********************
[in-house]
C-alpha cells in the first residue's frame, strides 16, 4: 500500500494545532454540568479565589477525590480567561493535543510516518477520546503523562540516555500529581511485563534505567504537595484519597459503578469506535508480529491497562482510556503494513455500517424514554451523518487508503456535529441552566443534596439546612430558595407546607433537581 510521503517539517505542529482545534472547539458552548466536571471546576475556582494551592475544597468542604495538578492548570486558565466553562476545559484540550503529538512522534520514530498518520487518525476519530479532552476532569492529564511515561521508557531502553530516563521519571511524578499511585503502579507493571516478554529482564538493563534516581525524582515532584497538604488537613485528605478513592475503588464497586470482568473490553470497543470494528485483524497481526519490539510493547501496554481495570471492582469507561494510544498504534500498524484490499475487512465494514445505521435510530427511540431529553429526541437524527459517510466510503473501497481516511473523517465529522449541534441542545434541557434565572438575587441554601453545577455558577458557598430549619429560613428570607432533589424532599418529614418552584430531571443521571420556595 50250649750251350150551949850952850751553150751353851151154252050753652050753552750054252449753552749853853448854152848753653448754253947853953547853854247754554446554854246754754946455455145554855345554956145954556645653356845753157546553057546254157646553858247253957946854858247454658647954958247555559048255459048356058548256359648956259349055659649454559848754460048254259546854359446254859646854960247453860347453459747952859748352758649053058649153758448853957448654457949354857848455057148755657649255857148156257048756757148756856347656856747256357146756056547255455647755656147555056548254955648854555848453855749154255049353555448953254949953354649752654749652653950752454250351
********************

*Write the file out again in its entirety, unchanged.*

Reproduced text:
[in-house]
C-alpha cells in the first residue's frame, strides 16, 4: 500500500494545532454540568479565589477525590480567561493535543510516518477520546503523562540516555500529581511485563534505567504537595484519597459503578469506535508480529491497562482510556503494513455500517424514554451523518487508503456535529441552566443534596439546612430558595407546607433537581 510521503517539517505542529482545534472547539458552548466536571471546576475556582494551592475544597468542604495538578492548570486558565466553562476545559484540550503529538512522534520514530498518520487518525476519530479532552476532569492529564511515561521508557531502553530516563521519571511524578499511585503502579507493571516478554529482564538493563534516581525524582515532584497538604488537613485528605478513592475503588464497586470482568473490553470497543470494528485483524497481526519490539510493547501496554481495570471492582469507561494510544498504534500498524484490499475487512465494514445505521435510530427511540431529553429526541437524527459517510466510503473501497481516511473523517465529522449541534441542545434541557434565572438575587441554601453545577455558577458557598430549619429560613428570607432533589424532599418529614418552584430531571443521571420556595 50250649750251350150551949850952850751553150751353851151154252050753652050753552750054252449753552749853853448854152848753653448754253947853953547853854247754554446554854246754754946455455145554855345554956145954556645653356845753157546553057546254157646553858247253957946854858247454658647954958247555559048255459048356058548256359648956259349055659649454559848754460048254259546854359446254859646854960247453860347453459747952859748352758649053058649153758448853957448654457949354857848455057148755657649255857148156257048756757148756856347656856747256357146756056547255455647755656147555056548254955648854555848453855749154255049353555448953254949953354649752654749652653950752454250351